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Hyundai i30 SR manual 2017 review

EXPERT RATING
8.1
Making something look more valuable than it actually is, is never easy (though most politicians do a pretty good job of it), but it's a trick the all-new Hyundai i30 SR pulls off with ease.

Making something look more valuable than it actually is, is never easy (though most politicians do a pretty good job of it), but it's a trick the all-new Hyundai i30 SR pulls off with ease.

Hyundai's ever-popular small car has always been good - and it's got the sales runs on the board to prove it - but it was never particularly good looking.

But this all-new, third-generation model looks like it has been sent to a European finishing school, with the Korean small hatch returning with a sharp new look and a refined set of manners that have nudged it more upmarket than ever before.

But is it more than just a pretty face?

Hyundai i30 2017: SR
Safety rating
Engine Type1.6L turbo
Fuel TypeRegular Unleaded Petrol
Fuel Efficiency7.5L/100km
Seating5 seats
Price from$15,997

Is there anything interesting about its design?   9/10

It's undeniably handsome, the i30, and more so sporting the big alloy wheels and body styling of the performance-flavoured SR.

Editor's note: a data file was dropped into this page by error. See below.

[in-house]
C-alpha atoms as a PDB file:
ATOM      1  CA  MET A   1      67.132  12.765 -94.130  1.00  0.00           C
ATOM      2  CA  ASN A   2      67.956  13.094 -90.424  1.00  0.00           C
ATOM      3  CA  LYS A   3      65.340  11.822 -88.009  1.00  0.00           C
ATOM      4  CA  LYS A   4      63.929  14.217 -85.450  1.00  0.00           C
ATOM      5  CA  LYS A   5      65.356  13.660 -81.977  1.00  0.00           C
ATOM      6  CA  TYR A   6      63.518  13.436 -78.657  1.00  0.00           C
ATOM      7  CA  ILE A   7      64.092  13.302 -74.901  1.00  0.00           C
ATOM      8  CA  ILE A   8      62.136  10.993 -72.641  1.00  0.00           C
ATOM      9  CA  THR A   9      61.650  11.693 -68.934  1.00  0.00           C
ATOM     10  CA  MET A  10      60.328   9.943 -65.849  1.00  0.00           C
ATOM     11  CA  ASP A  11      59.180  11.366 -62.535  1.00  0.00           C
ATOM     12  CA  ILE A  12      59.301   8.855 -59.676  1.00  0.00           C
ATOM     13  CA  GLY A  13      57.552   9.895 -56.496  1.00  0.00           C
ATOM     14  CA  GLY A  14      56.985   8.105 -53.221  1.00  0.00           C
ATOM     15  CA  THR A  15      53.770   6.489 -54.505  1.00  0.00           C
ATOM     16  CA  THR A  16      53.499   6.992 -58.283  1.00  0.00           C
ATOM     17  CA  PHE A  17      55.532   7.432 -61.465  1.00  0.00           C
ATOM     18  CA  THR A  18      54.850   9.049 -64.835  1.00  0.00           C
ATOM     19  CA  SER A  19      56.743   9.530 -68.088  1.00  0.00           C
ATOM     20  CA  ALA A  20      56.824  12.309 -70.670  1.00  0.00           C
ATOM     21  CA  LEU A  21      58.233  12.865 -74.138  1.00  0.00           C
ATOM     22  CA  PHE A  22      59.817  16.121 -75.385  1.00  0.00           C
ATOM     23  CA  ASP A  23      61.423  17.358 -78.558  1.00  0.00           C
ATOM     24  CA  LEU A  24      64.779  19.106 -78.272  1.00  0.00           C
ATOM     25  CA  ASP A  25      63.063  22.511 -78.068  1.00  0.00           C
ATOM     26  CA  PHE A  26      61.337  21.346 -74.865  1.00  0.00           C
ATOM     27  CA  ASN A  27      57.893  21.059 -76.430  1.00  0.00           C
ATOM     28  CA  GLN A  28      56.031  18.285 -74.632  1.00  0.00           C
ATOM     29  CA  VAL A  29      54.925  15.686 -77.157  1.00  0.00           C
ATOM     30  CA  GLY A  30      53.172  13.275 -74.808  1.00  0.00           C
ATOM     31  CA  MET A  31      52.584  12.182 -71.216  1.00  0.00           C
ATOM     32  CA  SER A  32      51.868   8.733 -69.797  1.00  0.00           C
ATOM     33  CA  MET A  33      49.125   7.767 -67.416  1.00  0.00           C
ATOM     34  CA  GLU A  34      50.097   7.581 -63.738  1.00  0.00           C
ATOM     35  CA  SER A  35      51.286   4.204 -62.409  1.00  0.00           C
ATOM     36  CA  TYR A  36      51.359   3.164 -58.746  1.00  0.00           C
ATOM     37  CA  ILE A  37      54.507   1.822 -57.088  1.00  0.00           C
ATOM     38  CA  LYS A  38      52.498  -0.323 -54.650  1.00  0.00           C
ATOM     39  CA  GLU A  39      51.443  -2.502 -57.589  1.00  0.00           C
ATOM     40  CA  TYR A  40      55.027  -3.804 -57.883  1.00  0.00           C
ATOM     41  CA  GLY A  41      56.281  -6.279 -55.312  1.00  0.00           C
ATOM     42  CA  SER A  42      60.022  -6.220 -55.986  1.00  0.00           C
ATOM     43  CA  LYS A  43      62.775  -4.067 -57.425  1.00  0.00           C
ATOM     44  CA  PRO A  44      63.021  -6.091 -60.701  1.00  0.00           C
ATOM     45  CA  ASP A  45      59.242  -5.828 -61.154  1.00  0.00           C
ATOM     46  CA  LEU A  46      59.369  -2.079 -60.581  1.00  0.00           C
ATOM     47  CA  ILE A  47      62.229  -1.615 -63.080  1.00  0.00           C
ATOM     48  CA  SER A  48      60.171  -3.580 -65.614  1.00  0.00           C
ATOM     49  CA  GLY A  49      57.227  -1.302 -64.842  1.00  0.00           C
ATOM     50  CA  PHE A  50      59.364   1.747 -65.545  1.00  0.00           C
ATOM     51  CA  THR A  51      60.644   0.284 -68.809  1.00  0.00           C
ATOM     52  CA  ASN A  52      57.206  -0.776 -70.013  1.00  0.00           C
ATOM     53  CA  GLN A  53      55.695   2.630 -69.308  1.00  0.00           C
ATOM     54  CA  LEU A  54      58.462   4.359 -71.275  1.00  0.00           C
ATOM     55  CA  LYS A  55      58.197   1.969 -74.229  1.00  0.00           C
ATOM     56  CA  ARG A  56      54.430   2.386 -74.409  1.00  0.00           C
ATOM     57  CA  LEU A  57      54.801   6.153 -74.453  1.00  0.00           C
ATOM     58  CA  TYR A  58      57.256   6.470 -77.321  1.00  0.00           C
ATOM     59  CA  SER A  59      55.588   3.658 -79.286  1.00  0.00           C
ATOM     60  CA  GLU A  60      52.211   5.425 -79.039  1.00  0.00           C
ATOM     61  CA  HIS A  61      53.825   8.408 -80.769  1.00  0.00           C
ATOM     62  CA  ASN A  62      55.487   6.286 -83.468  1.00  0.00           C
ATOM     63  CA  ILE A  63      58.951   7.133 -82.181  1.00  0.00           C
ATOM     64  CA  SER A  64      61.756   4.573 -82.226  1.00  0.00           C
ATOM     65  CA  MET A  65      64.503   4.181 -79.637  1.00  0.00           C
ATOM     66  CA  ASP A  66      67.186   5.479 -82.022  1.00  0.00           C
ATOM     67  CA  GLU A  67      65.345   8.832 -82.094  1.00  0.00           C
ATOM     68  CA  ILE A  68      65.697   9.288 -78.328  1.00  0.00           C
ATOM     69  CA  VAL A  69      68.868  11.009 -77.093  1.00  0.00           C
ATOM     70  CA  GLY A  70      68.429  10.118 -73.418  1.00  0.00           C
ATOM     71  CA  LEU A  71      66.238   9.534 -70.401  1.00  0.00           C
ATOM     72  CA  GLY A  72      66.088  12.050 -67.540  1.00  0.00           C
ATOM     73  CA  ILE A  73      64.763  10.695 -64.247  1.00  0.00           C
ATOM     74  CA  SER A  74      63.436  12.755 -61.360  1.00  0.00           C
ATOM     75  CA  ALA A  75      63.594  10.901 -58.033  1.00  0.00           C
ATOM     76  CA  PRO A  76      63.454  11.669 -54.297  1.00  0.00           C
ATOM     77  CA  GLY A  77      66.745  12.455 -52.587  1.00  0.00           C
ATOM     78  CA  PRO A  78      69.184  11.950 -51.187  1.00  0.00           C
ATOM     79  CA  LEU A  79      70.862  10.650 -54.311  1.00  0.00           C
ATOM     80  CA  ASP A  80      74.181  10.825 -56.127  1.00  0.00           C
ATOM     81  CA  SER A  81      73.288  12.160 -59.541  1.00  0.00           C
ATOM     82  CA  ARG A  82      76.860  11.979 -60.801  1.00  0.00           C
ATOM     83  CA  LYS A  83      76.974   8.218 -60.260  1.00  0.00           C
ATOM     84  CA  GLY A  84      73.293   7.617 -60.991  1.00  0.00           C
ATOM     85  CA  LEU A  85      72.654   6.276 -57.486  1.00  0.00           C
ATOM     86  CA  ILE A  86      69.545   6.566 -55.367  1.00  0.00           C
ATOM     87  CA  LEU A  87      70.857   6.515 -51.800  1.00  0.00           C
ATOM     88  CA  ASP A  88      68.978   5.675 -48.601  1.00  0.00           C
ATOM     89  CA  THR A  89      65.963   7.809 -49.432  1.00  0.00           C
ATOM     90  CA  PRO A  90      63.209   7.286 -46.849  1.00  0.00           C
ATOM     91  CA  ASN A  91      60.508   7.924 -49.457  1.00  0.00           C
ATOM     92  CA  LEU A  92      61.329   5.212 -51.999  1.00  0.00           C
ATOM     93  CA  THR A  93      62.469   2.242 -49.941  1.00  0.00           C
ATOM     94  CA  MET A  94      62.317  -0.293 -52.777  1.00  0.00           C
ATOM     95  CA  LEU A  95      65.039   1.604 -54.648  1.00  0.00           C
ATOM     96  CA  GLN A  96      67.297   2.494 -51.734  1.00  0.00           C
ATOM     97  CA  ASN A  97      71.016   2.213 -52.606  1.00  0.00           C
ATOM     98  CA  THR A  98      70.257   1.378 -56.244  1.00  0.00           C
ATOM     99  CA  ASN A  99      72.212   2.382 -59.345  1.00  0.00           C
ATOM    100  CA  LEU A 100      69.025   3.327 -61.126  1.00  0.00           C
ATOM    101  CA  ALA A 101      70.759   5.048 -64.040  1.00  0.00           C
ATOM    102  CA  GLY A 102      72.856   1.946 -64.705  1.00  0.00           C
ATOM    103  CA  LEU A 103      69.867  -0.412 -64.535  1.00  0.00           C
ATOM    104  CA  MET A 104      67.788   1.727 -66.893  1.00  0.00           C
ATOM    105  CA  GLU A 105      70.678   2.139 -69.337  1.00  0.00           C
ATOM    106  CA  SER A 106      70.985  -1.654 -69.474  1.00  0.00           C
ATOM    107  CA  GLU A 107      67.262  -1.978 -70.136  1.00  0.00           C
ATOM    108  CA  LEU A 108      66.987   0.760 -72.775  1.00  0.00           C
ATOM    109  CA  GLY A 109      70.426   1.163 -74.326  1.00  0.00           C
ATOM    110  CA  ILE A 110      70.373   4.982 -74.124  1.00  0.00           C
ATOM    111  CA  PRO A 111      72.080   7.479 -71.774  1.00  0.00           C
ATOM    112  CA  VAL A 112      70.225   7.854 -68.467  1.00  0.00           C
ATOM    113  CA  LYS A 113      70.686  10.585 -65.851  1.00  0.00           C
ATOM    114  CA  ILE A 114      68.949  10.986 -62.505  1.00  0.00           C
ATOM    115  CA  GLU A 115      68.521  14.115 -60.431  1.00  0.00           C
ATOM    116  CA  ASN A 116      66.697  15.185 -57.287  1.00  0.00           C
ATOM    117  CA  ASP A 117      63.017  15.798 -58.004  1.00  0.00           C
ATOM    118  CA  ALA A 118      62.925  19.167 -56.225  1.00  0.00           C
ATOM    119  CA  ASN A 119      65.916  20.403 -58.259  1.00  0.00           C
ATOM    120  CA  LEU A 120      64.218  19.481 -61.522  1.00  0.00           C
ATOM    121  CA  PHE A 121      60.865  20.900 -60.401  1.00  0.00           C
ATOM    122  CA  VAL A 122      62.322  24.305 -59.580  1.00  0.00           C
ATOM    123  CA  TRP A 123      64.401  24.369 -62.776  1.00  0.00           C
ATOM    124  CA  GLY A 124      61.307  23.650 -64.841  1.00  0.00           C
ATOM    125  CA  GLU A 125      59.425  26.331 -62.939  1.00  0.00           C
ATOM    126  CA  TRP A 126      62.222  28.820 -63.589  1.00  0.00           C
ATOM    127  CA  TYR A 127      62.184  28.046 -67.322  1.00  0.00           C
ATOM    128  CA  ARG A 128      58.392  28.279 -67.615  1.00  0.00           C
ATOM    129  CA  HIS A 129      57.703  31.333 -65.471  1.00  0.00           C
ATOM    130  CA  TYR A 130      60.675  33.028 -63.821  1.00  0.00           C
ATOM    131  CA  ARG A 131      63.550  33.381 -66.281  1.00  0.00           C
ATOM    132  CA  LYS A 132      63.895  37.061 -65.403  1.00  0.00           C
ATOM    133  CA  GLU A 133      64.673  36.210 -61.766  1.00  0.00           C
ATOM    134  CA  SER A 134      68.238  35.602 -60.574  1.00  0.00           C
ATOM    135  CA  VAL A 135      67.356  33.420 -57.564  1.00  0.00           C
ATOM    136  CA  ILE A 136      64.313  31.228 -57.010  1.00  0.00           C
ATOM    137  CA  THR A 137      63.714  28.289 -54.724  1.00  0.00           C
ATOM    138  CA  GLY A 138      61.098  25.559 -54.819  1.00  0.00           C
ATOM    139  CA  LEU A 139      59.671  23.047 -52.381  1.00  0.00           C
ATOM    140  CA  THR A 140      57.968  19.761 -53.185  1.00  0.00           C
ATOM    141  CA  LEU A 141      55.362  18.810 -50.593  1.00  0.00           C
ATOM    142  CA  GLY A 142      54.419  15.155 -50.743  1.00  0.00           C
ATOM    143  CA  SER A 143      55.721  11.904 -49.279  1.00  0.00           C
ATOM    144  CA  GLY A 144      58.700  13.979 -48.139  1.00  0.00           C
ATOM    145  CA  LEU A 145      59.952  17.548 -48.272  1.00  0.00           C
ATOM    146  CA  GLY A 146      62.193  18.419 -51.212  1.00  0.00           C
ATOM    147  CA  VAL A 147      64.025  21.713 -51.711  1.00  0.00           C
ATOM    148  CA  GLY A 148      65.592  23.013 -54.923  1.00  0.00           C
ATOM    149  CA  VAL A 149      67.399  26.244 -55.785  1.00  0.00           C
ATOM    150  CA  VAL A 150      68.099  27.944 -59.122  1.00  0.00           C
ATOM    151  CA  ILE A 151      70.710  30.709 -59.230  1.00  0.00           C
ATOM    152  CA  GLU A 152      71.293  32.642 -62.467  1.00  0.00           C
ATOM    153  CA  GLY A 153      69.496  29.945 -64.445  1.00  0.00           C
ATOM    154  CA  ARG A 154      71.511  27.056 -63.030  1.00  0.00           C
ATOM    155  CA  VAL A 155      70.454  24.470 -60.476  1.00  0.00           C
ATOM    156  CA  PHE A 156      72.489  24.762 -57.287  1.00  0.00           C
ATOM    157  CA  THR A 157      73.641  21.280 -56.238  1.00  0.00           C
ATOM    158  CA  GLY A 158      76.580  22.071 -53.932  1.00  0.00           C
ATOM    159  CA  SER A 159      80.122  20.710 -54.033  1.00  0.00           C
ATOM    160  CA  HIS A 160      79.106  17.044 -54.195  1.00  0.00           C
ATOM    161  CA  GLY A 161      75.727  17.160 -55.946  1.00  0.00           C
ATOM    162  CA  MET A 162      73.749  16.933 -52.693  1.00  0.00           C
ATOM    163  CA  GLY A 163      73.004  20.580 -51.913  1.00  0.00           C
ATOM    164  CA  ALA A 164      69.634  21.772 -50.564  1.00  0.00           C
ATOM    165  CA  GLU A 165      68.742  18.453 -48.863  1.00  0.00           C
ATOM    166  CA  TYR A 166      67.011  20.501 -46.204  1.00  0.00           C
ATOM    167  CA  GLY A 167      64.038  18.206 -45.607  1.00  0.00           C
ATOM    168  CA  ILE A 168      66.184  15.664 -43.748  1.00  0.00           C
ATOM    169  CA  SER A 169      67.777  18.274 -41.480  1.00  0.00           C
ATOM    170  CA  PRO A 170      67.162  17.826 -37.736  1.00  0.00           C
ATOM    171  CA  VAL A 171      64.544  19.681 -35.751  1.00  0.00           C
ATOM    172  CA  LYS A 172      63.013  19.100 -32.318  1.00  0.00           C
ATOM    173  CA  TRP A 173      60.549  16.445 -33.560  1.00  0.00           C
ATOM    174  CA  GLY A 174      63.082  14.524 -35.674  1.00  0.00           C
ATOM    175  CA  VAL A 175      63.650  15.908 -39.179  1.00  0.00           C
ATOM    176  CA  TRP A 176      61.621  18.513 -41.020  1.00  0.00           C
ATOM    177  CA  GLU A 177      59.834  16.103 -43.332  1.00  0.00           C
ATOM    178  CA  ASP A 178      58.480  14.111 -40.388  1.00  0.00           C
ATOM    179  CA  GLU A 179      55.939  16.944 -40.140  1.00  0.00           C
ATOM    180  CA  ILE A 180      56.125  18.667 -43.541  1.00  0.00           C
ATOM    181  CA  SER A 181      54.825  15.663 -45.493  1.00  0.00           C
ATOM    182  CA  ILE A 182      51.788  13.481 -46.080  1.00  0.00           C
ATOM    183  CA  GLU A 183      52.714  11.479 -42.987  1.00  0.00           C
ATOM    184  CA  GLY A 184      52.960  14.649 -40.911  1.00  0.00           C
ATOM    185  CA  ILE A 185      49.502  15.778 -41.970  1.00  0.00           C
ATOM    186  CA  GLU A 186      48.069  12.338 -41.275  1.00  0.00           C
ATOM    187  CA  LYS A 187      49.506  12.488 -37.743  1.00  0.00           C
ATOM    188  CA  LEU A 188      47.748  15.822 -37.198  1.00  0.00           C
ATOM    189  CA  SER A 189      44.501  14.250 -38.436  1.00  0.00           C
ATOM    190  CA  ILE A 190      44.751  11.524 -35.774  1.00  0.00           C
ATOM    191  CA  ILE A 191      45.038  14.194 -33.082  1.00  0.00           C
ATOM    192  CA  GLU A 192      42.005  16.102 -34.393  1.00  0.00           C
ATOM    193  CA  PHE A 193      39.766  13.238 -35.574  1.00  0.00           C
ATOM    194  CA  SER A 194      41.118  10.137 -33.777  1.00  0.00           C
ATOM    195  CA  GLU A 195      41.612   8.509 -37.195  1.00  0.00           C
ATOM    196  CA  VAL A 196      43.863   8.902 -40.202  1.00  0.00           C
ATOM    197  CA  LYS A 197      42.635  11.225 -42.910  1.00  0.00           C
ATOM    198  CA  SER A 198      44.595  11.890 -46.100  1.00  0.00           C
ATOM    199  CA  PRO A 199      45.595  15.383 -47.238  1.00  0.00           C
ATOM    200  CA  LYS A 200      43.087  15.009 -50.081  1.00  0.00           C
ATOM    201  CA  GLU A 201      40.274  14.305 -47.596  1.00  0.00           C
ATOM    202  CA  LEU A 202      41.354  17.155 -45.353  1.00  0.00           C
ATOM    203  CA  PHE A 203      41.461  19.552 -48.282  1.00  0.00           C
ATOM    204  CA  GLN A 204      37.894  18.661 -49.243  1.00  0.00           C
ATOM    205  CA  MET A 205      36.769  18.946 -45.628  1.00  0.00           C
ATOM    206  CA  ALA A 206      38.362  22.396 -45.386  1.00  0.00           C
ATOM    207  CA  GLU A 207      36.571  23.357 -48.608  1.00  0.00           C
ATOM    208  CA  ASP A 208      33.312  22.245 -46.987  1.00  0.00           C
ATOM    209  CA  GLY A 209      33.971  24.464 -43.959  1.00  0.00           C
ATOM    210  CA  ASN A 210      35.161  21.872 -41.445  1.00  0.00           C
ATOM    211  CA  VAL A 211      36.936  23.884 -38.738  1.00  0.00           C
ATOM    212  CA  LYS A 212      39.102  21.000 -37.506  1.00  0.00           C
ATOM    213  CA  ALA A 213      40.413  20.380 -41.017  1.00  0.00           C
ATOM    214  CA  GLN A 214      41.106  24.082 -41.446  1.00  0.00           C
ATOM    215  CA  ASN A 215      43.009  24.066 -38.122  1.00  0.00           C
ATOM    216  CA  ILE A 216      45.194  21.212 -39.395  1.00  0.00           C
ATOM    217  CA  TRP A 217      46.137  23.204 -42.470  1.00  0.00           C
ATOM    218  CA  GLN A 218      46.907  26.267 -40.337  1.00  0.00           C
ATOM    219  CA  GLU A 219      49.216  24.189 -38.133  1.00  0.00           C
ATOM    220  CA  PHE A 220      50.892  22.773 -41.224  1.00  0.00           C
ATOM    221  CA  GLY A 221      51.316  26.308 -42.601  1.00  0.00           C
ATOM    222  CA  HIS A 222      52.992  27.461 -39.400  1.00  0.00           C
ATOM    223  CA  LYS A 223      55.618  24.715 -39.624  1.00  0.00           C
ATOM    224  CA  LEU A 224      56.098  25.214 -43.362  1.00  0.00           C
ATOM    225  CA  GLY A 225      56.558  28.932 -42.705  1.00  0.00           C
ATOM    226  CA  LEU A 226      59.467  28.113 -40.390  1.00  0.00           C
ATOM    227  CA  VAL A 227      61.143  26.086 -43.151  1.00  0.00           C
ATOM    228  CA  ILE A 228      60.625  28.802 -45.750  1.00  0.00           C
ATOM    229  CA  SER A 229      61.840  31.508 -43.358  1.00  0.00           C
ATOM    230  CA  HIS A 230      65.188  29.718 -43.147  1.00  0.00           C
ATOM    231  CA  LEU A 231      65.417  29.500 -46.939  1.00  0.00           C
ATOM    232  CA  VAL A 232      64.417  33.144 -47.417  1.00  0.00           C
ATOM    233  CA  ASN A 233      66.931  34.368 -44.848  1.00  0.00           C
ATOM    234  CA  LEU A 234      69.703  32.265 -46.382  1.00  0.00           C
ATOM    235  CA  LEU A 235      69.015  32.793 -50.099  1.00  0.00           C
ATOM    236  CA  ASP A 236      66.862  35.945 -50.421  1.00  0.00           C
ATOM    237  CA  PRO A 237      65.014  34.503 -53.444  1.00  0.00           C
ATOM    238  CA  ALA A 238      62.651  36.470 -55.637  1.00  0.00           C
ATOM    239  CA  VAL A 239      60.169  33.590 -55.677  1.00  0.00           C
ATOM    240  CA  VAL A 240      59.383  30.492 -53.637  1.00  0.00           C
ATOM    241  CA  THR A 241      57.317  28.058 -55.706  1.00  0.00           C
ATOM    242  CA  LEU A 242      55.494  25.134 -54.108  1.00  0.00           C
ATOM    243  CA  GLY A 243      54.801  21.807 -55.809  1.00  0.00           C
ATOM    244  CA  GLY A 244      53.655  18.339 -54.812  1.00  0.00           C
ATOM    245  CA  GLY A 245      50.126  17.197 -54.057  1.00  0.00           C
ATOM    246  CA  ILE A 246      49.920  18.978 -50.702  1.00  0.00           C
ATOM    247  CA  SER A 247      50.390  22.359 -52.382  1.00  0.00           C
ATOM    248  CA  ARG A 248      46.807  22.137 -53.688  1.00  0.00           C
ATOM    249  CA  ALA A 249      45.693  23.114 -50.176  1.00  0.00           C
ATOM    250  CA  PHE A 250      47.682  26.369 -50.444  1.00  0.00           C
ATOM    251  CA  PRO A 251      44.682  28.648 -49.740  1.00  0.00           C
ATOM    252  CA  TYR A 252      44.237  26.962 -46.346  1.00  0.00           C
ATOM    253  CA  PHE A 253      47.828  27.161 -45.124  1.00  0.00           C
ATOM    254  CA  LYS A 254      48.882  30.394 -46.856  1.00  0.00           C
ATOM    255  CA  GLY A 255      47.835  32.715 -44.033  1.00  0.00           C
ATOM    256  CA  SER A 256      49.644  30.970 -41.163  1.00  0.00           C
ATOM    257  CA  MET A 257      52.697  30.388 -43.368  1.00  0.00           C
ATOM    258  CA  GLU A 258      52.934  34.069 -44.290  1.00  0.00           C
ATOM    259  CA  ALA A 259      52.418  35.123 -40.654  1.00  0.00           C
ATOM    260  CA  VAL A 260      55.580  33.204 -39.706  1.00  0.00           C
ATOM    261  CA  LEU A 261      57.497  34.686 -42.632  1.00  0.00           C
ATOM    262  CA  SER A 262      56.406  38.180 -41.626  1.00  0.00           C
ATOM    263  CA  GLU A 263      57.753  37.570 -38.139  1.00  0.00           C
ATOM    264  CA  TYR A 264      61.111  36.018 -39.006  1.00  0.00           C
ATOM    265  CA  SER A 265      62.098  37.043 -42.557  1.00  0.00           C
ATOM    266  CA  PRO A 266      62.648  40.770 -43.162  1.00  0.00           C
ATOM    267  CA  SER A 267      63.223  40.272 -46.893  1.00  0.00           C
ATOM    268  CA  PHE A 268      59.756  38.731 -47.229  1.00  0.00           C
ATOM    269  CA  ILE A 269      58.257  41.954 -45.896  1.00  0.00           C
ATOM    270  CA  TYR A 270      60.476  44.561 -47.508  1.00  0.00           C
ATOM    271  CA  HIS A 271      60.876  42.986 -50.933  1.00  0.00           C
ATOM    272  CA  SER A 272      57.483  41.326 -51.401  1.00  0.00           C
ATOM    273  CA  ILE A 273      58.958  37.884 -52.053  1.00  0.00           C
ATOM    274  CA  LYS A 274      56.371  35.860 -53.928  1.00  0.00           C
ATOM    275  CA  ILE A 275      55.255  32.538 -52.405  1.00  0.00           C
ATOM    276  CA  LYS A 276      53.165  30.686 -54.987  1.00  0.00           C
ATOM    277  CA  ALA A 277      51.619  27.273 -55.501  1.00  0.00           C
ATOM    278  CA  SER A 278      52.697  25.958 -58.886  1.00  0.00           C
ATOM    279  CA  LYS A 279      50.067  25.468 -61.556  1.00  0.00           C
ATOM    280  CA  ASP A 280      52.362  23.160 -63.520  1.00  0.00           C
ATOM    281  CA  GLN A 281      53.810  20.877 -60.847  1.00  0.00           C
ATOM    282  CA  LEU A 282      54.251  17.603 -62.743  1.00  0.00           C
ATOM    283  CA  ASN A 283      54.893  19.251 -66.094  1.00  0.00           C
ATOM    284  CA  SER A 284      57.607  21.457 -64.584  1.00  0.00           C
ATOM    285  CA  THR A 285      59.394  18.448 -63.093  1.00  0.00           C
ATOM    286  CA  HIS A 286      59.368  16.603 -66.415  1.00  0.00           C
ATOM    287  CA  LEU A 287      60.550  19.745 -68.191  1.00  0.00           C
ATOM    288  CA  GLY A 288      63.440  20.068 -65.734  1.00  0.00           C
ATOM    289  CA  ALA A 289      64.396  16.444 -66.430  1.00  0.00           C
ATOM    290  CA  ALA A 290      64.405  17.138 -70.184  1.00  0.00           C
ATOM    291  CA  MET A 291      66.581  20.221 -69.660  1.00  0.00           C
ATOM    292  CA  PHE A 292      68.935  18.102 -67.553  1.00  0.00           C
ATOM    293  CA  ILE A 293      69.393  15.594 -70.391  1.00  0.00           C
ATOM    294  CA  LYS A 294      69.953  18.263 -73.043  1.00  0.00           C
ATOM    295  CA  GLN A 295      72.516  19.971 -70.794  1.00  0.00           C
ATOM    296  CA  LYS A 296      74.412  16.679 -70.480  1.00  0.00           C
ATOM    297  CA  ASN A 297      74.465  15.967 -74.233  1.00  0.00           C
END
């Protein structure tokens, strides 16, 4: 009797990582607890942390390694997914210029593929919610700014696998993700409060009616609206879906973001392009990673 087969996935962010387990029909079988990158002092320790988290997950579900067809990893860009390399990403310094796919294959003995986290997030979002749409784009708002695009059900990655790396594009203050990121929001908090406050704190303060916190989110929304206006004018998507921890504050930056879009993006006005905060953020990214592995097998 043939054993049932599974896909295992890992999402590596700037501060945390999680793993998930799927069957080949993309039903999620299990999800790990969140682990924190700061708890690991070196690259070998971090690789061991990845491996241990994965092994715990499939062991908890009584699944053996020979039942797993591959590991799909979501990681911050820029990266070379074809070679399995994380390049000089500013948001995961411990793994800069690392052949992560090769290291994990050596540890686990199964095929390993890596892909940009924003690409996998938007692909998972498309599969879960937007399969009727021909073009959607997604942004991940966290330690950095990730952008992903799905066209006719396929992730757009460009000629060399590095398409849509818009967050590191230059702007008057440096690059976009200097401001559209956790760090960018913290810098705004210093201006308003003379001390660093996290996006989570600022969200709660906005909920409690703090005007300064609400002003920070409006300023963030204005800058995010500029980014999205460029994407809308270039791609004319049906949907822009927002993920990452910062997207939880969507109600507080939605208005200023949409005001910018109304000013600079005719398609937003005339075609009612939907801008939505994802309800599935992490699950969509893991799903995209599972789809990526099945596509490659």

But the standout here has to be the SR's stunning front end, complete with textured grille that delivers a 3D effect when viewed from an angle. That, as well as sleek, swept-back headlights, those vertical running-light strips and the blacked-out front spoiler give the i30 a modern, smooth and European feel when viewed front on.

The SR gets 18-inch alloy wheels. (image credit: Andrew Chesterton) The SR gets 18-inch alloy wheels. (image credit: Andrew Chesterton)

Step around to the rear, and some of this SR's sporty aspirations become a little more obvious, with a tiny roof spoiler, twin exhaust tips and the splash of red on the SR badging itself.

Inside, the sporty theme continues, with red piping that trims the leather-wrapped seats and steering wheel, and some clever uses of metallic-red inserts that surround the start button and air con dials.

The materials are all nice under the touch - even the door panels and dash are wrapped in soft-touch coverings - and all the key controls, including the easy-to-use touchscreen, point to some serious thought having gone into this cabin.

So, can you tell we like it? Good, because we do.

How practical is the space inside?   8/10

This new i30 has grown in every direction, now measuring 4340mm in length, 1795mm in width and 1455mm in height.

And that means there's more room for passengers and cargo, and that's most notable in the front half of the cabin, which feels airy and offers plenty of space between driver and passenger.

Inside, the sporty theme continues. (image credit: Andrew Chesterton) Inside, the sporty theme continues. (image credit: Andrew Chesterton)